Schoolgirls today aspire to surgery that will give them "perfect" genitals, according to Susie Orbach, the leading feminist writer and psychotherapist.
Ms Orbach, author of Fat is a Feminist Issue, has expressed concern that today's pupils are constantly attempting to live up to an invented body ideal.
Her comments have been echoed by other academics, who have warned that the phenomenon is becoming more mainstream in schools.
Speaking at the London School of Economics, Ms Orbach talked about the increasing popularity of labiaplasty, an operation in which girls' and women's genitals are cut back to create a shape deemed by surgeons to be more aesthetically pleasing.
"It's the new big operation for young women," she said. "Breasts weren't enough. I don't mean to be a Luddite, but these are things that worry me. We don't see these websites saying, 'Here are all the different labia you can have.' They say, 'Here are these labia, and here's what's wrong with them that you can correct.' We're losing body types and varieties. I think it's quite serious, frankly."
The number of labiaplasties in Britain doubled between 2005 and 2008; more than 800 procedures are now performed each year.
Liz Canner, who has produced an educational documentary on labiaplasty, believes surgeons are increasingly targeting school-age girls.
"A lot of young women have seen the procedure on TV shows or in magazines," she said. "They're more likely to be sucked in by the phrase 'designer vagina'. It's like a pair of designer jeans. Girls are going to their mothers, saying they want this."
Jessica Ringrose, of London University's Institute of Education, said the growth in surgical practices of this type is directly related to the increased absorption of pornographic images into mainstream culture.
"(Model) Katie Price is the porno ideal," she said. "This is something we should be thinking about: what kinds of bodies are being celebrated, are being seen as sexy? And what's this doing to young girls' self-esteem?"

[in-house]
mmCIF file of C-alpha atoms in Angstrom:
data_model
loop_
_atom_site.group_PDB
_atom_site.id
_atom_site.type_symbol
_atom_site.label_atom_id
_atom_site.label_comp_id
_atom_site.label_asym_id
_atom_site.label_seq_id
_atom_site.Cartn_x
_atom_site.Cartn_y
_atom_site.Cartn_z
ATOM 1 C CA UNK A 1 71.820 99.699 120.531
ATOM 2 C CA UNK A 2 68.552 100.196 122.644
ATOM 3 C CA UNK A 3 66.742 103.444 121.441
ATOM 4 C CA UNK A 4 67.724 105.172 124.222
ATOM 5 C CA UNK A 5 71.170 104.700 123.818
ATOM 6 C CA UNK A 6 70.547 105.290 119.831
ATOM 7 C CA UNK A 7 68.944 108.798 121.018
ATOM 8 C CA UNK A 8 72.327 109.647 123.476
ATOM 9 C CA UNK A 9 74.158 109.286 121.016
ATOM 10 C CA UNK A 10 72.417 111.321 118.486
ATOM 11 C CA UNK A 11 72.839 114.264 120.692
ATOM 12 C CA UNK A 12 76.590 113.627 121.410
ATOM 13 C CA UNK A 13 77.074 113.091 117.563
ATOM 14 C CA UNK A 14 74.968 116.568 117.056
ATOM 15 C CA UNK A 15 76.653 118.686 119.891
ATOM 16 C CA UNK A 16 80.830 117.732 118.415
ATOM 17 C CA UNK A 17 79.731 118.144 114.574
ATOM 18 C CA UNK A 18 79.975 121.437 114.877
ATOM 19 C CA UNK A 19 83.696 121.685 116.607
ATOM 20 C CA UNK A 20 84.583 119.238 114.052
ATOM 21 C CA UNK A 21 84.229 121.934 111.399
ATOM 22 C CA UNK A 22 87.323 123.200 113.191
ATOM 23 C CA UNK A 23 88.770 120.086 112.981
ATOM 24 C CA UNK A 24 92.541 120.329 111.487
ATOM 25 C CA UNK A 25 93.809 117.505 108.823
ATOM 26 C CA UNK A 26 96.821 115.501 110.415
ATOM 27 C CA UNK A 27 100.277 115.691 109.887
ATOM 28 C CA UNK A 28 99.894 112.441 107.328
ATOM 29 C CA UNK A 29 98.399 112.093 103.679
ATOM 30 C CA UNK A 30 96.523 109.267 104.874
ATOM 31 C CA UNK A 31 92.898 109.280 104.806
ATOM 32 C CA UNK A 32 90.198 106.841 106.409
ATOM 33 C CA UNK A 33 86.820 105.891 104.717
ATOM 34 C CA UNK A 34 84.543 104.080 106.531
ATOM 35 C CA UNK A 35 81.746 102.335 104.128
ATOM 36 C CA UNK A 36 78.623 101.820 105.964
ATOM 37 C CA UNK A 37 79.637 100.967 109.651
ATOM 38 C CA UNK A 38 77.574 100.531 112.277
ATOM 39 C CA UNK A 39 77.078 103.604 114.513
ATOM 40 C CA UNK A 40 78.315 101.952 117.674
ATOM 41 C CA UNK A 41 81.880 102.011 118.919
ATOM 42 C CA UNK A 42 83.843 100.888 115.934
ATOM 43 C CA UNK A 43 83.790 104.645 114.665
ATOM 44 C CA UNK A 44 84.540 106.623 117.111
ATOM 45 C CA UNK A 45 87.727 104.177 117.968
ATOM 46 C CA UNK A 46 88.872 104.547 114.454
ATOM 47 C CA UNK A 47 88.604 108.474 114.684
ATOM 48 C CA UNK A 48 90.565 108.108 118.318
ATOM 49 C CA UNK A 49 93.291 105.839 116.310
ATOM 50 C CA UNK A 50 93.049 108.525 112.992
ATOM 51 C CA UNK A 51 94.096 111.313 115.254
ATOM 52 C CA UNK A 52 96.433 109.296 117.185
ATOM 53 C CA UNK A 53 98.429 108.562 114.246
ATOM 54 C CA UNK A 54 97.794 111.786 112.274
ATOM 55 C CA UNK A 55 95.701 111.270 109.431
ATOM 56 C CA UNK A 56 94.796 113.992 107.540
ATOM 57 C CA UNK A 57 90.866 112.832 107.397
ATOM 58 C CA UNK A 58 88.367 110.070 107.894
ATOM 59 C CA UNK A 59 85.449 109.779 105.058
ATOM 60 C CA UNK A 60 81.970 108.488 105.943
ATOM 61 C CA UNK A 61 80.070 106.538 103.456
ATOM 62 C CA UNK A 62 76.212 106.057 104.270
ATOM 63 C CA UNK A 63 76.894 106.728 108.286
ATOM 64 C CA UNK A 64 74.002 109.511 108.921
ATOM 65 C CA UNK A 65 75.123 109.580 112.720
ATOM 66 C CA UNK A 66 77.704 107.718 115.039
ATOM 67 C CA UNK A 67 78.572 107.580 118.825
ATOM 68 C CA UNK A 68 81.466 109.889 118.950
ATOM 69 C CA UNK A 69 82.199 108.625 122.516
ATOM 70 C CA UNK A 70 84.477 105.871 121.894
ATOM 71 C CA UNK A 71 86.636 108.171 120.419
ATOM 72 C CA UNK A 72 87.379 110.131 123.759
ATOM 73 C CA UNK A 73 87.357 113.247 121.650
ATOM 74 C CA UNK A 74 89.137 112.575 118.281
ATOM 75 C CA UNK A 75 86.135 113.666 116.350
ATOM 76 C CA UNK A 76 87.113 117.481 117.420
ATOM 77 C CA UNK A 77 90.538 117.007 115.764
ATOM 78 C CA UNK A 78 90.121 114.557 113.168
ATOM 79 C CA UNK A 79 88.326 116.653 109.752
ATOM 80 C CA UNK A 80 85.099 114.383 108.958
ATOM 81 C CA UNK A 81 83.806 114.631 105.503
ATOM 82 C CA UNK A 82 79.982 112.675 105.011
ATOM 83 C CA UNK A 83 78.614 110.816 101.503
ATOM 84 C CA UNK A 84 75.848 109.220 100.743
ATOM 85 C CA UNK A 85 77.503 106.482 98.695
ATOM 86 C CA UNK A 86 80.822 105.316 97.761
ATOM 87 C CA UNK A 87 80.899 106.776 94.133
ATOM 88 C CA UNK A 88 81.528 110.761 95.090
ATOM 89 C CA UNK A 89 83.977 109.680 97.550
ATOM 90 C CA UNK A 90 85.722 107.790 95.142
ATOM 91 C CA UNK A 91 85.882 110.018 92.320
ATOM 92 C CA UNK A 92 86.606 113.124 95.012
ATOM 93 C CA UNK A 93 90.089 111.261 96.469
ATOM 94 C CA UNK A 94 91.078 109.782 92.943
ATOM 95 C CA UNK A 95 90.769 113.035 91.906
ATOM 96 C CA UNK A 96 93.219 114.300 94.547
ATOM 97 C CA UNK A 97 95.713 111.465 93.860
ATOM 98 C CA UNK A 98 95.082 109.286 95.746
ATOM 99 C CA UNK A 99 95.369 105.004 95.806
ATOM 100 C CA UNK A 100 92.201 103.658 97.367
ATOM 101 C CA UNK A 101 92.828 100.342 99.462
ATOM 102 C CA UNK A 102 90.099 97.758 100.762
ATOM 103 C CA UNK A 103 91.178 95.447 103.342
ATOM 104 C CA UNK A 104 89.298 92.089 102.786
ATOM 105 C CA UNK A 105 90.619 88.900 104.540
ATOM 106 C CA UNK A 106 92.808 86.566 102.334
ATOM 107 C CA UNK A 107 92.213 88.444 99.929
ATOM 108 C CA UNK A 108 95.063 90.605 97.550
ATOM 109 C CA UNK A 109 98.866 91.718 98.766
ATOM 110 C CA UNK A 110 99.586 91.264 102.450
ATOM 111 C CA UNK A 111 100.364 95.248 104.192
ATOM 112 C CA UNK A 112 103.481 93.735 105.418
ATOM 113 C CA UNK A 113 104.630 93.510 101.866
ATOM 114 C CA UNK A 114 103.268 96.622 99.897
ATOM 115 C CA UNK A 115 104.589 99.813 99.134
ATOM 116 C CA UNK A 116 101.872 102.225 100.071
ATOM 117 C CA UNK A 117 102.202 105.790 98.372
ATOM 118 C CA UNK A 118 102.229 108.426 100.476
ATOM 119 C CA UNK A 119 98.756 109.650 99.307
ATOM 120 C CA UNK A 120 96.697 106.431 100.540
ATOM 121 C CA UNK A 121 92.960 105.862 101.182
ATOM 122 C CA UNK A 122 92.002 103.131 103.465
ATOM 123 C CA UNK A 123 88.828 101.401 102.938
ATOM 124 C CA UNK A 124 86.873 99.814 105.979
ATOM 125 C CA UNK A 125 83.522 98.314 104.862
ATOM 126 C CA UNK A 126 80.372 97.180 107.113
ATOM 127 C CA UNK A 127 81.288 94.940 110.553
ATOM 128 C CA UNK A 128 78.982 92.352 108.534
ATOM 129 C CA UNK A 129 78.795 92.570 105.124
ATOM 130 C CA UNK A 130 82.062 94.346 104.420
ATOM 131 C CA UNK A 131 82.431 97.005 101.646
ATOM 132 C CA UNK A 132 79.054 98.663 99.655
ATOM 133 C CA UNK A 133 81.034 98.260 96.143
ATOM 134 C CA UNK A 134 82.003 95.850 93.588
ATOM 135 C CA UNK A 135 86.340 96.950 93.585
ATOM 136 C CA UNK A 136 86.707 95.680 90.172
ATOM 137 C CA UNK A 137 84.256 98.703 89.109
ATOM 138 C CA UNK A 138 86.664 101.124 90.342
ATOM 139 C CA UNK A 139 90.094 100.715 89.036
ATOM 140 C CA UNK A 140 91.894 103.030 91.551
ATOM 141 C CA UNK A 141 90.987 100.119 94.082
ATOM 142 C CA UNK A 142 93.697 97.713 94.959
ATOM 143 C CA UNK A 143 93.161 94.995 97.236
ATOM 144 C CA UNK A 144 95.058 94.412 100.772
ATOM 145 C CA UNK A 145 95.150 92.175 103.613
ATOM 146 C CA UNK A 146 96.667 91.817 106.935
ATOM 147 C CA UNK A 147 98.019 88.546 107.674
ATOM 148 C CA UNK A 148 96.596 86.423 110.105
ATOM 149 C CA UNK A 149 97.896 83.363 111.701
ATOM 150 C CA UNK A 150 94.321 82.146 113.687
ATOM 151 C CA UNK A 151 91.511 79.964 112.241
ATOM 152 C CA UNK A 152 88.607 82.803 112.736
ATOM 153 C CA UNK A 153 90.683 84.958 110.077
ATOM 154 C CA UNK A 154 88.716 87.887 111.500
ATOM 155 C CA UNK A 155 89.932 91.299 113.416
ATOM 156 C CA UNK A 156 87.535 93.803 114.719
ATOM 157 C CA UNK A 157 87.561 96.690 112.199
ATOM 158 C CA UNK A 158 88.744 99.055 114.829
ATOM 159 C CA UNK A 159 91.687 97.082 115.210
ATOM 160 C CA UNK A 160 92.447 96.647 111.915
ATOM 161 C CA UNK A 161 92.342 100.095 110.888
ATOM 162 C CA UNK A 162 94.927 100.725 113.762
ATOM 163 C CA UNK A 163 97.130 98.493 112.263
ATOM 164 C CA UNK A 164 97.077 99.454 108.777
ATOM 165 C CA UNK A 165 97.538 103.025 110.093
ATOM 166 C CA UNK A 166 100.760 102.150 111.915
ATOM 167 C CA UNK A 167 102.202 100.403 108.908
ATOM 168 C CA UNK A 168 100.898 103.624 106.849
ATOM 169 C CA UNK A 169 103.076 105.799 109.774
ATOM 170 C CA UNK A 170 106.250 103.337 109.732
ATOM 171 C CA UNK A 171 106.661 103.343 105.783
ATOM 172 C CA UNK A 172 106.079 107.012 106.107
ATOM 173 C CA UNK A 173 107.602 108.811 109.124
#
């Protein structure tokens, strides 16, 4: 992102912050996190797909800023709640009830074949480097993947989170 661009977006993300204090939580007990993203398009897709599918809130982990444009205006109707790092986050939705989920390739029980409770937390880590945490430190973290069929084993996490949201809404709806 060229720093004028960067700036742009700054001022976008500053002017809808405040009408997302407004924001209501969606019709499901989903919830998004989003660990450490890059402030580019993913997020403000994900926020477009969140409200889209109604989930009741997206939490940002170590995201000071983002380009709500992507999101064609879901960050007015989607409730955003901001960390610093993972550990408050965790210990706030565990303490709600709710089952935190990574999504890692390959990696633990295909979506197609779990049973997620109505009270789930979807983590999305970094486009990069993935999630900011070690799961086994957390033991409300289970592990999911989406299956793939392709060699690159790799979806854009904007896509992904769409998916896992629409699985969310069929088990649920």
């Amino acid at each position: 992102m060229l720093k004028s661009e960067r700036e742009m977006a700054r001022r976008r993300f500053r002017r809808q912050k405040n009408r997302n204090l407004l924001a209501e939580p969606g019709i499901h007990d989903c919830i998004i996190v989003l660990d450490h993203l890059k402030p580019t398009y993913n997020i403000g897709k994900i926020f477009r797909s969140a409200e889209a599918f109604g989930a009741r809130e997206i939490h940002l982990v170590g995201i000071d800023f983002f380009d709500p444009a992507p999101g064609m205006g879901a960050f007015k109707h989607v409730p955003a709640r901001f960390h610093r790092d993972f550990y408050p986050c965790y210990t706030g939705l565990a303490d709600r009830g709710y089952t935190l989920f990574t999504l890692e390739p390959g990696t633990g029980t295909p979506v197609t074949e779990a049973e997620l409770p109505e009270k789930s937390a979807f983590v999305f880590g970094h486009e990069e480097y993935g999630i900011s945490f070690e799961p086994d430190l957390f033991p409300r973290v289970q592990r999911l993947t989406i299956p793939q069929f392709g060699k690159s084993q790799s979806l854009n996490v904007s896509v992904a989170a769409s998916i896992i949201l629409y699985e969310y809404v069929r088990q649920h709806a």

Ms Orbach, speaking at the LSE to promote her latest book, Bodies, told the audience that modern culture has distanced itself from the natural, unaltered body.
"We have become our own icons," she said. "We see 5,000 images a week of digitally transformed bodies. How can we not be affected by it? It destabilises something and gives us desire."
The solution, Dr Ringrose believes, is for teachers to address the problem in PSHE or media studies.
"Where do girls get the idea to have a labia operation? From media sources," she said.
"So teachers need to have the resources to help young people deal with the sexualised media environment. PSHE should be given more credibility, and teachers should be given more training."
Ms Canner would also like to see girls made aware of the dangers of surgery. "It causes chronic pain, it causes scarring," she said.
And she insists teachers have a duty to improve girls' body image.
"Part of the problem is that girls think vaginas are dirty, that there's something wrong with them," she said. "We need education saying that this isn't something to be taken lightly."
She and Dr Ringrose point out that the line between designer vaginas and genital mutilation is thin.
"We say people in the developing world who do this are barbarians," Dr Ringrose said. "Then we say, 'It's fine, it's great. Come and get your parts cut out.' It's a very serious health concern, and schools could be broaching it."
Liz Canner's documentary is available at: http:orgasmic.org.